When Ann Brainard wrangled parent volunteers for her kids’ school events, she always brought along a secret weapon—a buzzy elixir that was a staple in her native New Orleans but relatively unknown in New England, where she has lived for 17 years.
“I called it happy juice, because it really makes you happy,” Brainard says. Just a few shots of her special cold-brewed coffee, with a touch of milk and lightly sweetened, would keep the team running (and running to her to find out exactly what it was that she’d given them). The deep, rich flavor is a bit like melted coffee ice cream, though darker and not nearly as sweet.
In New Orleans, Brainard says, everyone has potent cold-brewed coffee extract in the fridge, ready to be diluted with hot water for a warm beverage or mixed with milk and served over ice. “I thought that was how everyone made coffee,” she recalls.
Eventually, the influence of her family’s background in running New Orleans restaurants combined with the demands of friends who suggested that she bottle and sell her “happy juice,” and Brainard launched Mojo, a ready-to-drink coffee concoction based on a recipe she recalls from her childhood. But she started very, very small, with a table at a kids’ craft show, surrounded by children hawking painted rocks and gimp bracelets.
“I was the only adult selling there,” Brainard says, “but I really wanted to see what people who didn’t know me thought of it.” They thought it was delicious, so, emboldened, she tried out some more grown-up festivals and farmers’ markets. Eventually, Wenham’s Grassy Roots sandwich shop, which had been selling Mojo by the cup, suggested packaging it in a multiserving size.
That original Mojo was sold in mason jars, but thanks to a new relationship with Puleo’s Dairy in Salem, Brainard bottles her brew, a mixture of strong coffee, local milk, and cane sugar, in classic glass milk bottles so she can use the equipment at Puleo’s.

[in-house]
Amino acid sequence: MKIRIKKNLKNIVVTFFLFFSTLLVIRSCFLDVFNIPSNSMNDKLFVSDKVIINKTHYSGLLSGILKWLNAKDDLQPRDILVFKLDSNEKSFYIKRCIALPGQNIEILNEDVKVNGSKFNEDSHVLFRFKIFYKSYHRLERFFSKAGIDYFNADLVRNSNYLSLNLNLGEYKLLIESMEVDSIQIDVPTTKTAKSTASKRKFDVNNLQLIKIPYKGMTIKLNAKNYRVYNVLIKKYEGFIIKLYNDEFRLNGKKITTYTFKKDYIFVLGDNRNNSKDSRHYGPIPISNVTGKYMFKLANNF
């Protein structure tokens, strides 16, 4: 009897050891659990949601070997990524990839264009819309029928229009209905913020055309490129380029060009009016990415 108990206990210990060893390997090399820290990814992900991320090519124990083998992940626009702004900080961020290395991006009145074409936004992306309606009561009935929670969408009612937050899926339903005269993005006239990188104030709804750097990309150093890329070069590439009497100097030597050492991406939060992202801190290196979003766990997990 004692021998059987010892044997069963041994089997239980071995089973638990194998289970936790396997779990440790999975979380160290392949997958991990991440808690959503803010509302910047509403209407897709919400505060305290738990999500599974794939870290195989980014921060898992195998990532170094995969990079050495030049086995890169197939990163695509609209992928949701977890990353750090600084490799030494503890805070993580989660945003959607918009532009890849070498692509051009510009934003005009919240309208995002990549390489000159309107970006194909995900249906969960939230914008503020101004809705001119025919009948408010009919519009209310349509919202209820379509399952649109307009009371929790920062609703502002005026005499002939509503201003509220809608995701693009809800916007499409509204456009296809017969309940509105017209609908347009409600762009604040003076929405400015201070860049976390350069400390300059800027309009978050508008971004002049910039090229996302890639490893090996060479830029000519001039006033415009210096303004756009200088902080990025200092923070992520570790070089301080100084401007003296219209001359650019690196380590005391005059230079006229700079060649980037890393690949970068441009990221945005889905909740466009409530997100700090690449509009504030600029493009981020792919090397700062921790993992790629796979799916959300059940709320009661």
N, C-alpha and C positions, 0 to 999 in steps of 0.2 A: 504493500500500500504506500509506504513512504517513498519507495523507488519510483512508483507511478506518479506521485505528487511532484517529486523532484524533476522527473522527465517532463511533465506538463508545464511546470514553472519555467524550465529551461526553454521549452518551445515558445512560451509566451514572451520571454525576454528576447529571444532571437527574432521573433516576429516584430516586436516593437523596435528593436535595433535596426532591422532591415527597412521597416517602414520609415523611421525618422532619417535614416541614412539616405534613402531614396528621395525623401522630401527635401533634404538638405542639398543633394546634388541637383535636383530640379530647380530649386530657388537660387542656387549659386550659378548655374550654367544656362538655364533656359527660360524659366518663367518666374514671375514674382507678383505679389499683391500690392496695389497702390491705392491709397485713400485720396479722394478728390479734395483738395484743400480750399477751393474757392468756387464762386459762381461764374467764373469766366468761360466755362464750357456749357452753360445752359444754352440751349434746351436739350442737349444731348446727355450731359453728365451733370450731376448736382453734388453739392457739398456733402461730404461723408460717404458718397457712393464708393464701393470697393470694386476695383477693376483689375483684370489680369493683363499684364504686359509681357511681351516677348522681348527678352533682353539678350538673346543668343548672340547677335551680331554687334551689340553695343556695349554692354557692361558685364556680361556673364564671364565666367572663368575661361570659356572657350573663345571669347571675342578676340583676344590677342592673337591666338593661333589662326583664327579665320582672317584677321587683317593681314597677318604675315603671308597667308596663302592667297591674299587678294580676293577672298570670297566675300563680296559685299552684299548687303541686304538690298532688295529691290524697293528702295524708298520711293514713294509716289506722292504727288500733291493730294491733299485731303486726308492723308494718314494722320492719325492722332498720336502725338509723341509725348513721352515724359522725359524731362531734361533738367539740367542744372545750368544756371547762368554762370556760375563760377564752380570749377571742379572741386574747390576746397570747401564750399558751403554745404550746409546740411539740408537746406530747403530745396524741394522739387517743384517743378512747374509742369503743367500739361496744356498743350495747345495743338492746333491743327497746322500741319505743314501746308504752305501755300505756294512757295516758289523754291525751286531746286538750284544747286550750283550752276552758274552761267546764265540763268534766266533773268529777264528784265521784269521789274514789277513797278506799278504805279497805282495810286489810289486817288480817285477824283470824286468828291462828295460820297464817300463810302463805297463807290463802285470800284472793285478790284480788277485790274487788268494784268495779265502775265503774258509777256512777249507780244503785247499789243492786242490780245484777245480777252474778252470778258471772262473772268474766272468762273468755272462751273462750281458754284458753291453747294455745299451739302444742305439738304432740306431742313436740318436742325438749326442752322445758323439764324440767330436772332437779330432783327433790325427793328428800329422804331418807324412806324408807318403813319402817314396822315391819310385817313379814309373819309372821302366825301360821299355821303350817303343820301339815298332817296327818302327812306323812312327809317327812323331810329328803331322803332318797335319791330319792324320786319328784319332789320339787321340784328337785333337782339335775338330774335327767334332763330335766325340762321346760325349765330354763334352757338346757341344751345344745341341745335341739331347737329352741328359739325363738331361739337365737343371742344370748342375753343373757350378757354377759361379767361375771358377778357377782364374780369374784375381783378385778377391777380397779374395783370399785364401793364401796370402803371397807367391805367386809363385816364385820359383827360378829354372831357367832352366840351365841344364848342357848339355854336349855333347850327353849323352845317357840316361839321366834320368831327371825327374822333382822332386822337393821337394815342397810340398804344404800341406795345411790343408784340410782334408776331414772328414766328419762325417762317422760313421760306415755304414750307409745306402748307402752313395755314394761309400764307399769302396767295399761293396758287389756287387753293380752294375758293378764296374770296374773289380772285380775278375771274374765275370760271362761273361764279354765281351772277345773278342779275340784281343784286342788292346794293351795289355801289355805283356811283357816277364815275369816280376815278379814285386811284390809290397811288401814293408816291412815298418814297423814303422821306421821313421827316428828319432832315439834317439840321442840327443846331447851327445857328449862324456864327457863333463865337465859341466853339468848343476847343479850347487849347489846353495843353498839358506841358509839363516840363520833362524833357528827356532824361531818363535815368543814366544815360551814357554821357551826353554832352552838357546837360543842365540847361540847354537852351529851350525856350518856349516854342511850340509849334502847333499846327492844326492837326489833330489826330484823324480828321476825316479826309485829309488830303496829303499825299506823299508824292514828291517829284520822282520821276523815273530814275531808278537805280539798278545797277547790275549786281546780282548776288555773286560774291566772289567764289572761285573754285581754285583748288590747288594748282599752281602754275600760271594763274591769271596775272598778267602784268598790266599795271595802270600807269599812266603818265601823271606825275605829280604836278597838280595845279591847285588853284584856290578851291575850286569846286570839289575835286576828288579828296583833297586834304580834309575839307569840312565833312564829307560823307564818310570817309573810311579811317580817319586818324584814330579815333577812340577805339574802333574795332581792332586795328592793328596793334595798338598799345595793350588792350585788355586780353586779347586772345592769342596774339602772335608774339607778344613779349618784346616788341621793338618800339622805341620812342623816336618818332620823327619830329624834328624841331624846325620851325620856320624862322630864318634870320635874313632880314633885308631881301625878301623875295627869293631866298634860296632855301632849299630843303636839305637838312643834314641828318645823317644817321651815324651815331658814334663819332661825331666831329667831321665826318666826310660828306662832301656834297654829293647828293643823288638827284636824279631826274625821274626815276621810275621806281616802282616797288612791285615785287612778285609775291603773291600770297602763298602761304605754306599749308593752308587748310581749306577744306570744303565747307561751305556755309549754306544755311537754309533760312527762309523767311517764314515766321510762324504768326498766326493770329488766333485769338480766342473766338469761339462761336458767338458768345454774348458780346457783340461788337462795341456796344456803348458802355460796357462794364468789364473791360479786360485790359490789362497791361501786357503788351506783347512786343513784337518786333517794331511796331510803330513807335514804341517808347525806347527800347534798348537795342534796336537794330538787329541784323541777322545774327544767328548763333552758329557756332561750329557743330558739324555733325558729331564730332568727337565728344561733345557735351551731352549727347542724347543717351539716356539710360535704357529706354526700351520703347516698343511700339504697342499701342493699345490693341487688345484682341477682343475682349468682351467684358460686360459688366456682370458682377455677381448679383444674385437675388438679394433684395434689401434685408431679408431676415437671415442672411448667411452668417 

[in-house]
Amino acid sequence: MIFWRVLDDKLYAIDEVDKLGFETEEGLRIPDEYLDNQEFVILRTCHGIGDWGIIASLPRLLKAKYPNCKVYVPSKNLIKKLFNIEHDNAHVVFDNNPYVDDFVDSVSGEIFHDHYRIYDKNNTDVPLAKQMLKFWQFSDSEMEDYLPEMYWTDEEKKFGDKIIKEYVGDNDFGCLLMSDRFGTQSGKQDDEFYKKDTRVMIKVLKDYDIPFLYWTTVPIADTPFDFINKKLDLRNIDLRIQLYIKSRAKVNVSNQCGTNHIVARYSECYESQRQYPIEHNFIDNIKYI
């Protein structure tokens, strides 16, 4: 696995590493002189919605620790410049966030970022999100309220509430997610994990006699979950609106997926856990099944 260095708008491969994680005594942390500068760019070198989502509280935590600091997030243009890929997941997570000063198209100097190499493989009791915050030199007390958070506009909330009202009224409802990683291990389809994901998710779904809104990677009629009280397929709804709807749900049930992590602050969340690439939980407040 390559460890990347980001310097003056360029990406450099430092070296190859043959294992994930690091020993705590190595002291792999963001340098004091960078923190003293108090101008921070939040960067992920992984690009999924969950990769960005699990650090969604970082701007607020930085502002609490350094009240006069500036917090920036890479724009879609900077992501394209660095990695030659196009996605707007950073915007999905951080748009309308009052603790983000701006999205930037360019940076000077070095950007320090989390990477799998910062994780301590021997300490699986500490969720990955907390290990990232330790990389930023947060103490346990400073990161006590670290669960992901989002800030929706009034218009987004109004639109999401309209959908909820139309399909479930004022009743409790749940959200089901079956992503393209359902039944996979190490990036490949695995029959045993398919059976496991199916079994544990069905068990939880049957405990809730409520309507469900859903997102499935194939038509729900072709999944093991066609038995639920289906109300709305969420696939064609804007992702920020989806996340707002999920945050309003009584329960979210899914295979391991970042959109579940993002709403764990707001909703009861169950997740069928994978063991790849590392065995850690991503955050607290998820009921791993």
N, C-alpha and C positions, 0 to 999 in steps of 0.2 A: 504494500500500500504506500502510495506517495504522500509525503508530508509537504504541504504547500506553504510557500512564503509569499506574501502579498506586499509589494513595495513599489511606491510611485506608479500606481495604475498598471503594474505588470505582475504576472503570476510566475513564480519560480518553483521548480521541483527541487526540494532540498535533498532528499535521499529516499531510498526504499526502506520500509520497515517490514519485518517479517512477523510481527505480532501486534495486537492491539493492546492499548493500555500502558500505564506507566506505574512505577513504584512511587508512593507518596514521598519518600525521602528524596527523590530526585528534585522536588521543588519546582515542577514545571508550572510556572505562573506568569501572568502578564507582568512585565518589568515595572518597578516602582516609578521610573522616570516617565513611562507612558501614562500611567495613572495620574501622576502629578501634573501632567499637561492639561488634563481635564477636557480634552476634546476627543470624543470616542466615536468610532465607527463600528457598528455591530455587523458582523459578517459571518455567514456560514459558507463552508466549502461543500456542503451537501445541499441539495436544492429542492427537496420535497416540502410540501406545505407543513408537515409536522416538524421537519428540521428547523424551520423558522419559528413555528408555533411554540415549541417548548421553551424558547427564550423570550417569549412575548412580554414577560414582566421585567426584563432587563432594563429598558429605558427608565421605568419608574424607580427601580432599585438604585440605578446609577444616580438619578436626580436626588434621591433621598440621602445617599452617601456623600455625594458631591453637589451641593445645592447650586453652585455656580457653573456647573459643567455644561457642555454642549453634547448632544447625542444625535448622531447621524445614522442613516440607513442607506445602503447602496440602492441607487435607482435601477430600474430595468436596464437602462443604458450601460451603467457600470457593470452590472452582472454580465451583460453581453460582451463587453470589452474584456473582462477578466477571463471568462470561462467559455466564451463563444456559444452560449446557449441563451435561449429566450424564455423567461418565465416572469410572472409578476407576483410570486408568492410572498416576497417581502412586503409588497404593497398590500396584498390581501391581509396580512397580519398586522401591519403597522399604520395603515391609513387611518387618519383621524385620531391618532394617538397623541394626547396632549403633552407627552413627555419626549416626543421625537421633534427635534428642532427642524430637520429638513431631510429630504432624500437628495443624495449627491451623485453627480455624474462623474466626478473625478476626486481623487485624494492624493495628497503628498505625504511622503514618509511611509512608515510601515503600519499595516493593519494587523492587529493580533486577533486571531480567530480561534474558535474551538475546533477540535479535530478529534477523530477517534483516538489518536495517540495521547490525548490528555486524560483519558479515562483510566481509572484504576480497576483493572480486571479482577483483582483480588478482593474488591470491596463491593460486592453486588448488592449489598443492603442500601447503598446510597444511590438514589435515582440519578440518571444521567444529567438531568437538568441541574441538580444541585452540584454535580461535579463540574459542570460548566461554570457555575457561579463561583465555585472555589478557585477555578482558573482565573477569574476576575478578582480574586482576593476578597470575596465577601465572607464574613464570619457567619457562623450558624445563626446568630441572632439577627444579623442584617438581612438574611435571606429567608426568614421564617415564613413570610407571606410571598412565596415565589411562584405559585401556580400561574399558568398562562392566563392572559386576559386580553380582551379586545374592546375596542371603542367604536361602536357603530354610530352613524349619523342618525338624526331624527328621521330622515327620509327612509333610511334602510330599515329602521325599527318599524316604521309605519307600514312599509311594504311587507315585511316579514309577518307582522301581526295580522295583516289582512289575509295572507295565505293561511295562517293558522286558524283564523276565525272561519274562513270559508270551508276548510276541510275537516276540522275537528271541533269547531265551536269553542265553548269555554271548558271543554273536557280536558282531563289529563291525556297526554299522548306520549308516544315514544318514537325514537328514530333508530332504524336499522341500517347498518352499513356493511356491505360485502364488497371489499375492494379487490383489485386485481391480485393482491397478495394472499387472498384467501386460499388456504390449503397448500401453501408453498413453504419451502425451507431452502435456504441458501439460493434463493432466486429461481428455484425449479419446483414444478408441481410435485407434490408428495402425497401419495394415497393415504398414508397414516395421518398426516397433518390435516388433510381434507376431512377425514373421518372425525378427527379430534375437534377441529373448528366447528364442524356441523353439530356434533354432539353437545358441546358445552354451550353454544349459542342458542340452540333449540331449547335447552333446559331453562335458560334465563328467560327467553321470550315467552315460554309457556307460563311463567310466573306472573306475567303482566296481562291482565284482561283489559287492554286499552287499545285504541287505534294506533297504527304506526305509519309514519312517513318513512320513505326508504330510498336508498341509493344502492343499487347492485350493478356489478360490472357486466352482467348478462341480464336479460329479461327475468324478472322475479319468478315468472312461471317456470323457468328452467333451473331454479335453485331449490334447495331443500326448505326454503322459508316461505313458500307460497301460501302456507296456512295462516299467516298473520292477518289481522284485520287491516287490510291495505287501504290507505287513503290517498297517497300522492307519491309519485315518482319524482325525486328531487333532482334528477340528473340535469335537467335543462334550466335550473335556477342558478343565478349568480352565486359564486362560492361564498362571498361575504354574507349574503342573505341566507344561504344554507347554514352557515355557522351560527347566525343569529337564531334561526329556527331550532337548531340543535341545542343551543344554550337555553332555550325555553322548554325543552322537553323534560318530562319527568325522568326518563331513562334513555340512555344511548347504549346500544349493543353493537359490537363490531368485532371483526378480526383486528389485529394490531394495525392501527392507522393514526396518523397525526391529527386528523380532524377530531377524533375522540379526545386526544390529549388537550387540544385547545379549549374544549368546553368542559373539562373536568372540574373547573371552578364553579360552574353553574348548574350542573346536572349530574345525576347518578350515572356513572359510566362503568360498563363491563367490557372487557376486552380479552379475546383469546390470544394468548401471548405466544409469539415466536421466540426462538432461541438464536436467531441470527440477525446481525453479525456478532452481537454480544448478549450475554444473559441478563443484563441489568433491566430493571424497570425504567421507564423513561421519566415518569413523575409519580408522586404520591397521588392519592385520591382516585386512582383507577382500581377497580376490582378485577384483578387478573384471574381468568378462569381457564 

That’s not the only North Shore partnership Brainard has cultivated. After outgrowing the tiny commercial kitchen she’d been renting in the basement of First Church in the center of Wenham, she started sharing space with Lark Fine Foods, the gourmet cookie producer in Essex. It’s a good fit, as cold brewing coffee doesn’t take up much space—just a bunch of plastic five-gallon buckets. And, of course, it’s hard to beat the scent of freshly baked cookies mixing with a hint of coffee that fills the place.
Cold brewing—steeping ground coffee in cold water overnight, or in Brainard’s case, for 13 hours—extracts a more complex coffee flavor with less acid than traditionally brewed coffee. Brainard says the intense flavor that results from the cold-brew process just makes sense. (When you brew using a drip coffee maker, the grounds are in contact with the water for only a few minutes and the heat releases the acidity.)
Just because the coffee is brewed cold, that doesn’t mean it has to be served cold. Brainard says you can warm it in the microwave or on the stovetop with no off-notes. She often gently reheats the coffee when she’s in the mood for a hot beverage—something she craved during last winter’s brutal pounding. Every time another blizzard hit, she and her husband used it as an excuse to create a different warm coffee cocktail, mixing in everything from vodka to schnapps.
While a schnapps version of Mojo isn’t likely to be hitting store shelves anytime soon, the company expects to be rolling out a few new products over the next year, including black Mojo, lactose-free Mojo, and a shelf-stable version, with the eventual goal of becoming a local, natural alternative to the ubiquitous coffee drinks distributed by Starbucks. And one that’s much stronger, too—each bottle of Mojo carries a warning to drink responsibly, as an eight-ounce serving packs a whopping 170 milligrams of caffeine.
Brainard limits herself to a few shots a day, she says. “I’m naturally caffeinated,” she adds with a laugh.